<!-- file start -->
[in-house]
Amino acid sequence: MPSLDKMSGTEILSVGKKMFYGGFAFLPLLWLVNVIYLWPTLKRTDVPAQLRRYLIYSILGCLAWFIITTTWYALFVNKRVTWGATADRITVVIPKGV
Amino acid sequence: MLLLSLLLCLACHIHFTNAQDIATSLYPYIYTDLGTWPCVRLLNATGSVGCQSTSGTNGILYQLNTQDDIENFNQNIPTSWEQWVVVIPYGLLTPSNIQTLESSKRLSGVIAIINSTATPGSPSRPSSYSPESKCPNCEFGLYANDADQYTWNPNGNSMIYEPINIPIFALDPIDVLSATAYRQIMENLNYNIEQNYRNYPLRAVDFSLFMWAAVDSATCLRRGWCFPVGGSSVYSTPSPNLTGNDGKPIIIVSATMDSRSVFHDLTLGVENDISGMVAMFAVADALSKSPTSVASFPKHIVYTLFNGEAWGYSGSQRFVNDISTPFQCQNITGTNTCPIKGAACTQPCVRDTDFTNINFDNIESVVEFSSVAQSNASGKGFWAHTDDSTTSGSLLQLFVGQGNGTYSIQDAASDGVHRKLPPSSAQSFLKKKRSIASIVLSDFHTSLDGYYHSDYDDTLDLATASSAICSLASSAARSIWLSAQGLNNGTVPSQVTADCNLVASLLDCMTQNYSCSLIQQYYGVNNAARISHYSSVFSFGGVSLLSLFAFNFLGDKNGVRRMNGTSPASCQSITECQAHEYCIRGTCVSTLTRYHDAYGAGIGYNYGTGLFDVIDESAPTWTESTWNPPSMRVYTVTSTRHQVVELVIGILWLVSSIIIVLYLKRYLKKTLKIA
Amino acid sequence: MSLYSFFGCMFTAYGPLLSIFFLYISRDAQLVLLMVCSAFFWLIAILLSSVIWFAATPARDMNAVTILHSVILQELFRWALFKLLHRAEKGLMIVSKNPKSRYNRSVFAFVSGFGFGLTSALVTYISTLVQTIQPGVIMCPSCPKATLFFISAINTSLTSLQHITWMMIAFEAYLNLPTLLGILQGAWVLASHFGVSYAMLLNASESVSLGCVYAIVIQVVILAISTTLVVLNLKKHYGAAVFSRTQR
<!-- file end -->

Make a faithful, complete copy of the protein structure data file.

[in-house]
Amino acid sequence: MPSLDKMSGTEILSVGKKMFYGGFAFLPLLWLVNVIYLWPTLKRTDVPAQLRRYLIYSILGCLAWFIITTTWYALFVNKRVTWGATADRITVVIPKGV
Amino acid sequence: MLLLSLLLCLACHIHFTNAQDIATSLYPYIYTDLGTWPCVRLLNATGSVGCQSTSGTNGILYQLNTQDDIENFNQNIPTSWEQWVVVIPYGLLTPSNIQTLESSKRLSGVIAIINSTATPGSPSRPSSYSPESKCPNCEFGLYANDADQYTWNPNGNSMIYEPINIPIFALDPIDVLSATAYRQIMENLNYNIEQNYRNYPLRAVDFSLFMWAAVDSATCLRRGWCFPVGGSSVYSTPSPNLTGNDGKPIIIVSATMDSRSVFHDLTLGVENDISGMVAMFAVADALSKSPTSVASFPKHIVYTLFNGEAWGYSGSQRFVNDISTPFQCQNITGTNTCPIKGAACTQPCVRDTDFTNINFDNIESVVEFSSVAQSNASGKGFWAHTDDSTTSGSLLQLFVGQGNGTYSIQDAASDGVHRKLPPSSAQSFLKKKRSIASIVLSDFHTSLDGYYHSDYDDTLDLATASSAICSLASSAARSIWLSAQGLNNGTVPSQVTADCNLVASLLDCMTQNYSCSLIQQYYGVNNAARISHYSSVFSFGGVSLLSLFAFNFLGDKNGVRRMNGTSPASCQSITECQAHEYCIRGTCVSTLTRYHDAYGAGIGYNYGTGLFDVIDESAPTWTESTWNPPSMRVYTVTSTRHQVVELVIGILWLVSSIIIVLYLKRYLKKTLKIA
Amino acid sequence: MSLYSFFGCMFTAYGPLLSIFFLYISRDAQLVLLMVCSAFFWLIAILLSSVIWFAATPARDMNAVTILHSVILQELFRWALFKLLHRAEKGLMIVSKNPKSRYNRSVFAFVSGFGFGLTSALVTYISTLVQTIQPGVIMCPSCPKATLFFISAINTSLTSLQHITWMMIAFEAYLNLPTLLGILQGAWVLASHFGVSYAMLLNASESVSLGCVYAIVIQVVILAISTTLVVLNLKKHYGAAVFSRTQR